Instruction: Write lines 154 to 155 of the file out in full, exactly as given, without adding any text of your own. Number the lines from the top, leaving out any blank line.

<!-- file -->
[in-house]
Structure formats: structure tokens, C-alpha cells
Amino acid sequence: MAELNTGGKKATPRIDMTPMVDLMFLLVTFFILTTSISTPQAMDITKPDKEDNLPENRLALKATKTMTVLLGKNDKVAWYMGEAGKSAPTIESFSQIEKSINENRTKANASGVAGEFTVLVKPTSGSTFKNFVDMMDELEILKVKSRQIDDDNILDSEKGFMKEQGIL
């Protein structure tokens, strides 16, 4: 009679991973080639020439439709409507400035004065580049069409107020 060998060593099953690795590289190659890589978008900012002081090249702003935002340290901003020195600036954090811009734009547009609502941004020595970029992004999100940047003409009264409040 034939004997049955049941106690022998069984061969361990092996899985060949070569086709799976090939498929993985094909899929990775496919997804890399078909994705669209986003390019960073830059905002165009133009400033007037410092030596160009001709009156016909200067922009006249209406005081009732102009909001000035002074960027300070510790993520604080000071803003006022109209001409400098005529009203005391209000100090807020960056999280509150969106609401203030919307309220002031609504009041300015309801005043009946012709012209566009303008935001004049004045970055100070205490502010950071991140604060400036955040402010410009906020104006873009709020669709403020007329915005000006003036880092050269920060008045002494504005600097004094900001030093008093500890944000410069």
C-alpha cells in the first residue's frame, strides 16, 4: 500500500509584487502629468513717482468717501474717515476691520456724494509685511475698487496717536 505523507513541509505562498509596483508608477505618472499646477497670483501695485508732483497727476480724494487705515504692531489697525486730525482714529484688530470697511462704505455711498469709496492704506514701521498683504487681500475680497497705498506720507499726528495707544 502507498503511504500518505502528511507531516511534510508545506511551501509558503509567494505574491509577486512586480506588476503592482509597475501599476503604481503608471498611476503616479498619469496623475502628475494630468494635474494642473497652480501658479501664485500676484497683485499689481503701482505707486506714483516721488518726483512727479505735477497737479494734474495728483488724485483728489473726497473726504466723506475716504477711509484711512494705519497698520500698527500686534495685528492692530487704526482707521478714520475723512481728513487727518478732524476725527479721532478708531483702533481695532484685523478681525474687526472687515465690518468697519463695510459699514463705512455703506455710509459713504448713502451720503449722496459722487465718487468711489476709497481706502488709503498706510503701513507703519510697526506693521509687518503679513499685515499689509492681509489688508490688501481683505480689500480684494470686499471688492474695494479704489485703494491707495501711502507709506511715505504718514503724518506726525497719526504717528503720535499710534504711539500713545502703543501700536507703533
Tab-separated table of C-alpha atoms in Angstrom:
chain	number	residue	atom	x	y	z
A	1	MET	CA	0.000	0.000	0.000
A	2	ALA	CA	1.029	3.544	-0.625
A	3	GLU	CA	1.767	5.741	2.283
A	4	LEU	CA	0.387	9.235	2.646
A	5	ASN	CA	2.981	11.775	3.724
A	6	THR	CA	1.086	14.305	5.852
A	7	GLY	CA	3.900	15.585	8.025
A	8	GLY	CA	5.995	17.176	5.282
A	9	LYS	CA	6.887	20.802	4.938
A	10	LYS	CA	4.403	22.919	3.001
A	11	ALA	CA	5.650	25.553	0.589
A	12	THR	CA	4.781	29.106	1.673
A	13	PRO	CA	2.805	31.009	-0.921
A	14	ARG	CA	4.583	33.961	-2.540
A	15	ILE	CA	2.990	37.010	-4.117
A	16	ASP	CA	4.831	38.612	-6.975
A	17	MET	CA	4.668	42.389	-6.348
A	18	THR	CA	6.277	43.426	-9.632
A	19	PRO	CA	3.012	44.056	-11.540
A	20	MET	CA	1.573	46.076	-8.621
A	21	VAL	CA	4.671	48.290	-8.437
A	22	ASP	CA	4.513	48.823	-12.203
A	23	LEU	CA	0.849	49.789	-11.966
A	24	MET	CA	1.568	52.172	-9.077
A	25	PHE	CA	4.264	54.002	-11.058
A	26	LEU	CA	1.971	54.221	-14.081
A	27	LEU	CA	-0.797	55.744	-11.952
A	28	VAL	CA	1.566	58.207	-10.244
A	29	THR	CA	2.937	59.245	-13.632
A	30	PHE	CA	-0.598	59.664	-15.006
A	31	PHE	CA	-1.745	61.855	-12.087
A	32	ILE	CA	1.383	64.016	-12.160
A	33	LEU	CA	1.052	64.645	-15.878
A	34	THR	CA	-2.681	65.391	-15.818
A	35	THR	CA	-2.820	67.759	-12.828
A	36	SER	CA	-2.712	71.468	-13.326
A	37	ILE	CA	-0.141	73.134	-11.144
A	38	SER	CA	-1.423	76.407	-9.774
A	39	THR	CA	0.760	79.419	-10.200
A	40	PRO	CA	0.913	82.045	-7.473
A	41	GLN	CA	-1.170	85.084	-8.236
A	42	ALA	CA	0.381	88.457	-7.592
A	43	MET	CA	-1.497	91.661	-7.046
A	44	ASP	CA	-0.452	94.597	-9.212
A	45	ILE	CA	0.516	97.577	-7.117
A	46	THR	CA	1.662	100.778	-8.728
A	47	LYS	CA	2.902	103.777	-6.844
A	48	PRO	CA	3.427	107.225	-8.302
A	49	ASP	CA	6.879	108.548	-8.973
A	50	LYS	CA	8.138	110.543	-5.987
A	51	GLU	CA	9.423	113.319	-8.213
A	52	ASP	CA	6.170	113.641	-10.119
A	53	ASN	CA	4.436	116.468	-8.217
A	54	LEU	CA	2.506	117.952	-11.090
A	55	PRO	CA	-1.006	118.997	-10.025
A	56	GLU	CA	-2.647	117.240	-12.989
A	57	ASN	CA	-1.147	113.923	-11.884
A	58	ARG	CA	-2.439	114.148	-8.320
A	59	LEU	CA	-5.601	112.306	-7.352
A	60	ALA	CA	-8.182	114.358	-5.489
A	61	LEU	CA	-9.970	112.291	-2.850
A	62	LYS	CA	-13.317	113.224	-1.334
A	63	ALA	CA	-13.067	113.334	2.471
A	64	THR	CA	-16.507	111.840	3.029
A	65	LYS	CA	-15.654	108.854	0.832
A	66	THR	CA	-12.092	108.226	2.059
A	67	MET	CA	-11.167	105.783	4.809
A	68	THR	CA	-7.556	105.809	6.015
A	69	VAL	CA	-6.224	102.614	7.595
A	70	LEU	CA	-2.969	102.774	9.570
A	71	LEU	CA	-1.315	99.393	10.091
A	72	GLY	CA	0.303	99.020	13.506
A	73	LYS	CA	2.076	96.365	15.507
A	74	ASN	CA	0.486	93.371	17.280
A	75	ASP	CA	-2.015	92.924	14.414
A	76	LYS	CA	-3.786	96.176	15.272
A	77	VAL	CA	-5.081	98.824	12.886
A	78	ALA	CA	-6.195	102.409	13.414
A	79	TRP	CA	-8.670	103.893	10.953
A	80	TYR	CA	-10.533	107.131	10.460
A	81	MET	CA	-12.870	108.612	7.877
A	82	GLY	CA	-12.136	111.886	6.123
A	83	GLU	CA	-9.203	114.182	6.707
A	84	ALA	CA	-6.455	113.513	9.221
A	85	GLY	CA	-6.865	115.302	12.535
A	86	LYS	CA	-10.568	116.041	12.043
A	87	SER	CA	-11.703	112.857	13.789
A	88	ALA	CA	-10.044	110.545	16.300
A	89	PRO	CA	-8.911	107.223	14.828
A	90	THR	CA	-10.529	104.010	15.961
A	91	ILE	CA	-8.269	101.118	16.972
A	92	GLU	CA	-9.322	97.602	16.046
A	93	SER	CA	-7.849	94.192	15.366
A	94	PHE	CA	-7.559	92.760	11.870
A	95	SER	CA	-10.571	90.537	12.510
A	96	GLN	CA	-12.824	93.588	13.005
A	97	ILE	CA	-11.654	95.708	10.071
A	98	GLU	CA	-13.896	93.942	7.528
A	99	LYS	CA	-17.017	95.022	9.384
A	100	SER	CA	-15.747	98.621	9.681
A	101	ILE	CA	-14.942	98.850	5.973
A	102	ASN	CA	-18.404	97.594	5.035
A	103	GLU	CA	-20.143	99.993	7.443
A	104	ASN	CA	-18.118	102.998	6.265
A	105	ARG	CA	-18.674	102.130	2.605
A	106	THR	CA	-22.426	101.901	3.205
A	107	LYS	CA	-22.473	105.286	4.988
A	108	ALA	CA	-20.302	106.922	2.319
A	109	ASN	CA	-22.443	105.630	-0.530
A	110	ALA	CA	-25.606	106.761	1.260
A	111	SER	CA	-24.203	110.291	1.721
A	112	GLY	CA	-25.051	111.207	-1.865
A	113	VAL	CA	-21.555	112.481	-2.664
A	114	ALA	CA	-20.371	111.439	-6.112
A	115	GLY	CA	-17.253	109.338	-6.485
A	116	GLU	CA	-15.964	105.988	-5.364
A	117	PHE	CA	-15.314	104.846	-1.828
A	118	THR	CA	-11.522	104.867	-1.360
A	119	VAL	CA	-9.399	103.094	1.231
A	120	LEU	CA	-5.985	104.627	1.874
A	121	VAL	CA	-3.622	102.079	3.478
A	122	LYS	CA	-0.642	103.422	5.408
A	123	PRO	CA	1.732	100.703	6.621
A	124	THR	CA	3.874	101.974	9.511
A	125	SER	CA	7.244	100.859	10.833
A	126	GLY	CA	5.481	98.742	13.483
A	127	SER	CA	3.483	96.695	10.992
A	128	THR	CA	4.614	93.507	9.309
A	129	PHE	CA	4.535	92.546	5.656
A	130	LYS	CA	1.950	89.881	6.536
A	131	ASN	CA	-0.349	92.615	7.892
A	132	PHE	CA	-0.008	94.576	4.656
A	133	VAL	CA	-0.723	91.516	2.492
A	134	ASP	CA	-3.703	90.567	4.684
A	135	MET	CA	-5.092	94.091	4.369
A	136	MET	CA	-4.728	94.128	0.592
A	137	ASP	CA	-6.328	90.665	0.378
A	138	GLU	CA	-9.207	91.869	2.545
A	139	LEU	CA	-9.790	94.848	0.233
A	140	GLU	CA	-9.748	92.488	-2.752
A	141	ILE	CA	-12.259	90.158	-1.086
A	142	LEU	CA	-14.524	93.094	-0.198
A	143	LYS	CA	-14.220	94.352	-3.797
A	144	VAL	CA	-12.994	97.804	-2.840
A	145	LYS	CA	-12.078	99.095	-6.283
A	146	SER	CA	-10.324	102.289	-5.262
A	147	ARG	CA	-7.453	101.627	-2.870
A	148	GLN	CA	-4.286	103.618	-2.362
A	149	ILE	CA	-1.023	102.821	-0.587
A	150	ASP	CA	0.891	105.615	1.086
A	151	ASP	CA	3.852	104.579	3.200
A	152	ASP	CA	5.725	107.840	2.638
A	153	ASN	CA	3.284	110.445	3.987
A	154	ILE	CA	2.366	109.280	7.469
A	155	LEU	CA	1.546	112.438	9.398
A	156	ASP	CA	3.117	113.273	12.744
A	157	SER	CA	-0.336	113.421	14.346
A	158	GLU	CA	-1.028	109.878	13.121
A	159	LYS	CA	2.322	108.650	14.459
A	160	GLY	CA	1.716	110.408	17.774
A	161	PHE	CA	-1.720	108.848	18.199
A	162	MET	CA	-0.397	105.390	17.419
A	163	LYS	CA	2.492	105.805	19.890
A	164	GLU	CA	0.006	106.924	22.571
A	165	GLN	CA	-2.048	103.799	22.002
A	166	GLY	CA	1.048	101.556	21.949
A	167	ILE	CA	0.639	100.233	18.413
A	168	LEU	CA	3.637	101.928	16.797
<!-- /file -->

A	147	ARG	CA	-7.453	101.627	-2.870
A	148	GLN	CA	-4.286	103.618	-2.362